De Brun is a forceful and convincing advocate and she stands on solid ground when espousing the virtues of voting before an American audience. She is less willing to engage on the issue of the IRA’s current motivations and future intentions, but her assertion that the election would have been scrubbed no matter what the IRA said about its future plans is certain to be received sympathetically by more than just Sinn Fein supporters.
De Brun, who was the minister for health in the now suspended executive, was to travel to Washington on Wednesday to meet with Irish-American members of Congress, all of whom are likely to share her view that the decision to indefinitely delay the North vote was, at the very least, a mistake. Before returning to Ireland, de Brun is due to meet with the New York Times editorial board, an especially influential grouping that will doubtless be hearing an opposing argument at some point from a British government representative, perhaps Northern Ireland Secretary of State Paul Murphy, who also happens to be in the U.S. this week.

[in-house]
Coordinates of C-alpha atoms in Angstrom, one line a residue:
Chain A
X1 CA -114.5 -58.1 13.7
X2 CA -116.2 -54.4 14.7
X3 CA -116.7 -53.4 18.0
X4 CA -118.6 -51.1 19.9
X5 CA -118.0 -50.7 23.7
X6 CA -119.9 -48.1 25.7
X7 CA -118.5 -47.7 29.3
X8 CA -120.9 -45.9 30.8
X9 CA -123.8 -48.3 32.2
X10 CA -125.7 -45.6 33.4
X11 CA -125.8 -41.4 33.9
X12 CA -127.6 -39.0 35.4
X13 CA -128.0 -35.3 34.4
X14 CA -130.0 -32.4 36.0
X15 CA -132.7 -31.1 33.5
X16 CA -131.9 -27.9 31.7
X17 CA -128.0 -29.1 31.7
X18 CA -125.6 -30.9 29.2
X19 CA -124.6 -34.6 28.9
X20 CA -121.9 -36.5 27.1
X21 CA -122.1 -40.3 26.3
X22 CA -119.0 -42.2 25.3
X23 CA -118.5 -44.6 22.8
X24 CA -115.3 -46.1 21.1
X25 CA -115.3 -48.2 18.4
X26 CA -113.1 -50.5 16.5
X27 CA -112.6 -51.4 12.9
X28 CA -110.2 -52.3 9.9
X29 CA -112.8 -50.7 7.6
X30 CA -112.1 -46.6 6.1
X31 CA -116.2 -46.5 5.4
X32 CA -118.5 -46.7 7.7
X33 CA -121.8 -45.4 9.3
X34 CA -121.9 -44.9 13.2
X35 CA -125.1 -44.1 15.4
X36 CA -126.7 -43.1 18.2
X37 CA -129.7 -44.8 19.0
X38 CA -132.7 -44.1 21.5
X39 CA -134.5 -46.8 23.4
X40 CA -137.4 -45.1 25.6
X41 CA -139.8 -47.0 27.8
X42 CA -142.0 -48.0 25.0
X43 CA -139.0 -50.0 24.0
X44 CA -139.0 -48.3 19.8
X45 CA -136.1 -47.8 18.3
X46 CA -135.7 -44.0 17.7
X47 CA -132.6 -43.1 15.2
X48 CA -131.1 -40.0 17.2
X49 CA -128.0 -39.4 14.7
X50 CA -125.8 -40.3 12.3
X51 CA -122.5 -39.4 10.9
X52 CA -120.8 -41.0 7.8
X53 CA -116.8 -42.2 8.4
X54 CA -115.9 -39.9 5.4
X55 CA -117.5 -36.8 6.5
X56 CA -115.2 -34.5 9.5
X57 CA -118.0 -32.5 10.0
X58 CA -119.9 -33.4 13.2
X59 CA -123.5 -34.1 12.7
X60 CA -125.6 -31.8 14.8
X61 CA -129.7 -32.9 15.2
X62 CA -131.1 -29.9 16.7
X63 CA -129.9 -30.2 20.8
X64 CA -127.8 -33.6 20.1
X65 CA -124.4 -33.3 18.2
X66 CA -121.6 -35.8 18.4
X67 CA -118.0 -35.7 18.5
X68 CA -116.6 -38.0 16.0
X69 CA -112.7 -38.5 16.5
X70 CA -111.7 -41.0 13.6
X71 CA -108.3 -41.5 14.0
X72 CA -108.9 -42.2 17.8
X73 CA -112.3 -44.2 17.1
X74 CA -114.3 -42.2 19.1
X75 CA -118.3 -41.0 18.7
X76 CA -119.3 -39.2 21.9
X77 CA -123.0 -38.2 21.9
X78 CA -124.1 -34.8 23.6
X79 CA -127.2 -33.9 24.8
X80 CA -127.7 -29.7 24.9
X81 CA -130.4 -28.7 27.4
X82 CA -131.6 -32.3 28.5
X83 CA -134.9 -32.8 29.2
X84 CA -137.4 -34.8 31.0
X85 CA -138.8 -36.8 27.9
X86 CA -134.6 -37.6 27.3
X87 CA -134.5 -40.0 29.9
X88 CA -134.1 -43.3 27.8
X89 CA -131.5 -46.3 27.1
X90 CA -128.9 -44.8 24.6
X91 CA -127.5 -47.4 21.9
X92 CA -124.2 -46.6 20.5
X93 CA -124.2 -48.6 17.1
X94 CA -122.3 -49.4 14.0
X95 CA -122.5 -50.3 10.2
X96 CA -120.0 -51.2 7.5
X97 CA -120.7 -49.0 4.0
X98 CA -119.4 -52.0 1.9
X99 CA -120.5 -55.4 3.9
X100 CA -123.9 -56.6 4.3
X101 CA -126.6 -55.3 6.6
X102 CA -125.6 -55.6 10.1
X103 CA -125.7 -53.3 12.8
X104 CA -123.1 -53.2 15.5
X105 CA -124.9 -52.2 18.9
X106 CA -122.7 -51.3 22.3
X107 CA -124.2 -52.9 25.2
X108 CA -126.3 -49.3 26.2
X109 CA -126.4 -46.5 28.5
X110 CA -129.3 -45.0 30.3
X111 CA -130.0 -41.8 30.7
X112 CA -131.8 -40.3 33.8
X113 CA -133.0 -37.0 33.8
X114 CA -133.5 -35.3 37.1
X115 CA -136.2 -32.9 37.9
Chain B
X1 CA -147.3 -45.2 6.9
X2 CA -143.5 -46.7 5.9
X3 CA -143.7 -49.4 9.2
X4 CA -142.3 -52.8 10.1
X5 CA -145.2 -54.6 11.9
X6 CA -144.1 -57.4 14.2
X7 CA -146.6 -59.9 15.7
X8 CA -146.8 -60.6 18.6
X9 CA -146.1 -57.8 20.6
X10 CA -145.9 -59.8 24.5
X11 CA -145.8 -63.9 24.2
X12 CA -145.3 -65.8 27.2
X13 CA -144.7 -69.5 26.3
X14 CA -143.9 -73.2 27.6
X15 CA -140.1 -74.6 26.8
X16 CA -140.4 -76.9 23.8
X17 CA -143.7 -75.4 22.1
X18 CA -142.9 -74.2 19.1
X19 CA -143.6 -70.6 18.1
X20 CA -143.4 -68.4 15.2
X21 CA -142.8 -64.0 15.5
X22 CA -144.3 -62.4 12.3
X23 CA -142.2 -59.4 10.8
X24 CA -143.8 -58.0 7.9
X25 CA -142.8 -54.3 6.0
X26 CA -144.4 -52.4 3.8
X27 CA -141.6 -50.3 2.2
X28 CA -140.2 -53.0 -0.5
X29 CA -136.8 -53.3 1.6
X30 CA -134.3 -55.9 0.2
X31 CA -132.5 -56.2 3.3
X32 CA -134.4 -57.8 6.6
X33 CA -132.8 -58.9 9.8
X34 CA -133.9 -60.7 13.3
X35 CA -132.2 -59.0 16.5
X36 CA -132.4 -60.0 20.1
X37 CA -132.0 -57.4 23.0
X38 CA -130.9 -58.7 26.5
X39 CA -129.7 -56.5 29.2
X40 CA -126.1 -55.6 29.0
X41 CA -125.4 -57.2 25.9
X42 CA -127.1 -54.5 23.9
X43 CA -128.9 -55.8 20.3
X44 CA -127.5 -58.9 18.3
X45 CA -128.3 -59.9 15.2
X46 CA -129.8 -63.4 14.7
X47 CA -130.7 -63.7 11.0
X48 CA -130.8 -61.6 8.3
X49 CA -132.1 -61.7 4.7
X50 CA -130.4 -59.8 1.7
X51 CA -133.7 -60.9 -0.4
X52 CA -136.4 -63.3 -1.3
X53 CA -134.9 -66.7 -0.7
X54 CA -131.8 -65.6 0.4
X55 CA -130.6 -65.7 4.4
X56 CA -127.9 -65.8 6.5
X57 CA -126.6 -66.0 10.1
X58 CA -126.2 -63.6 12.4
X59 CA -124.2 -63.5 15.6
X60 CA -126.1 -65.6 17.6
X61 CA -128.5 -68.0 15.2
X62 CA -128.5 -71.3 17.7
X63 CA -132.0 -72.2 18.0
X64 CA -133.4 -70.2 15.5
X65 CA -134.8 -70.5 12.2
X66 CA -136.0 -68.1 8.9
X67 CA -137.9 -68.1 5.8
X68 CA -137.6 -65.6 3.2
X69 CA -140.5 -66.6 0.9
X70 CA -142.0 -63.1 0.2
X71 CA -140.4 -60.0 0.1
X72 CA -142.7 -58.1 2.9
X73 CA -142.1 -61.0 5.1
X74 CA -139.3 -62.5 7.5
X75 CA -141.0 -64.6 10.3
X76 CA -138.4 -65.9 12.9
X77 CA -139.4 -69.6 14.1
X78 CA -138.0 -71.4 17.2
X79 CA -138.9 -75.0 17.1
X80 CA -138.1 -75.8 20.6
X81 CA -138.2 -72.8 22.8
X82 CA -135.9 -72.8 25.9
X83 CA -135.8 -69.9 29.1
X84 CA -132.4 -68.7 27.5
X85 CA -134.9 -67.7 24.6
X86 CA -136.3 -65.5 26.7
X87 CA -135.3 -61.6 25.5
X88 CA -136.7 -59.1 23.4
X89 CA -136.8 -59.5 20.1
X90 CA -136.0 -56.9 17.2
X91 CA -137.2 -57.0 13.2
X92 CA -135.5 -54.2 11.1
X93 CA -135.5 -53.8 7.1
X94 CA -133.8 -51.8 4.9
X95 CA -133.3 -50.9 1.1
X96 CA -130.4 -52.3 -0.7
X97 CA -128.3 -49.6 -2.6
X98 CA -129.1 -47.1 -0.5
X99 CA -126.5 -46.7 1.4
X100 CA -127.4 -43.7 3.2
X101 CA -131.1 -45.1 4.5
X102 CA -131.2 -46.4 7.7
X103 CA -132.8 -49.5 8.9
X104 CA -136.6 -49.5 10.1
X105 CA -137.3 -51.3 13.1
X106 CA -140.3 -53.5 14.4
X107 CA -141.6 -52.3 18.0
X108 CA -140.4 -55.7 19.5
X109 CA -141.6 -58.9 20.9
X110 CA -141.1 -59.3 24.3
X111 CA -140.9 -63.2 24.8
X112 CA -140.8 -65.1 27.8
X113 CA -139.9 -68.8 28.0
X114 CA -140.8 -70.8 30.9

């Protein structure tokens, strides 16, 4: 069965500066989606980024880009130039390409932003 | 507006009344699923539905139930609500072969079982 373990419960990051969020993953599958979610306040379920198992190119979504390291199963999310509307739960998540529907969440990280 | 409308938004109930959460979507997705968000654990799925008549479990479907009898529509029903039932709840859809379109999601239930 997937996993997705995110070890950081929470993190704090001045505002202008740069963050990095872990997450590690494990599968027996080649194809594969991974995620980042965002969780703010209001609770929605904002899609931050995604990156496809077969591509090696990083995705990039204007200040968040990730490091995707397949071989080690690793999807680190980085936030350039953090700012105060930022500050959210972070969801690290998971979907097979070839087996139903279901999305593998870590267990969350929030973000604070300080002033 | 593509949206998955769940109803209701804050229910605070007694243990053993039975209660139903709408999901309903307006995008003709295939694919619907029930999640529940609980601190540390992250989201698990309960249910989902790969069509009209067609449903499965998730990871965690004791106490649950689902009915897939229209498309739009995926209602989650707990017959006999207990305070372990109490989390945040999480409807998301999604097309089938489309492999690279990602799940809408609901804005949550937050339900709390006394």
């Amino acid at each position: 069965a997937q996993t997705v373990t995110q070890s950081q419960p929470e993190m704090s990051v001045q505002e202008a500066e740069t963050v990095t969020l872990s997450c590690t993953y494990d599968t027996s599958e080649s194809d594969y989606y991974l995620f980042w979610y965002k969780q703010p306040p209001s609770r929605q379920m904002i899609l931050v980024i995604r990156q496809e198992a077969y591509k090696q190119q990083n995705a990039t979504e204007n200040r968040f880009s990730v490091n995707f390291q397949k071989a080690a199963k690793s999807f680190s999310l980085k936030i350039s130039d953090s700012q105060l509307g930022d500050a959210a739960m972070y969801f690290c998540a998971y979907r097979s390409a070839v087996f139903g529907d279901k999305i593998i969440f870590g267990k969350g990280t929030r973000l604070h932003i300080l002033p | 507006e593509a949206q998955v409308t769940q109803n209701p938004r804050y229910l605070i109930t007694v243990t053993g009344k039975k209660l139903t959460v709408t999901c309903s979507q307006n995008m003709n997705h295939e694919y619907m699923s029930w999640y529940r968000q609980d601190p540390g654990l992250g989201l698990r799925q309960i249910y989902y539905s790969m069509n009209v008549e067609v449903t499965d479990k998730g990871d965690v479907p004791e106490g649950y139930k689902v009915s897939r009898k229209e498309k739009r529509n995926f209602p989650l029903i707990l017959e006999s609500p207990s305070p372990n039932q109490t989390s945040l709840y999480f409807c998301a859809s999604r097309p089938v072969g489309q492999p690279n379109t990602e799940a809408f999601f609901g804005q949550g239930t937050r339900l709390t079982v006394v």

It’s progress of a sort when the debate over what happens next in Northern Ireland comes down to an argument over the merits and timing of an election. But it’s anything but progress when the various parties to the peace process become so fixed in their positions that the election is seen as a political hostage rather than a political imperative. It would be desirable indeed if the parties to the argument sit down again with each other rather than behave like ships in the night. De Brun is correct in the view that damage has been done. Further uncertainly over the fate of electoral politics in Northern Ireland will only make matters worse.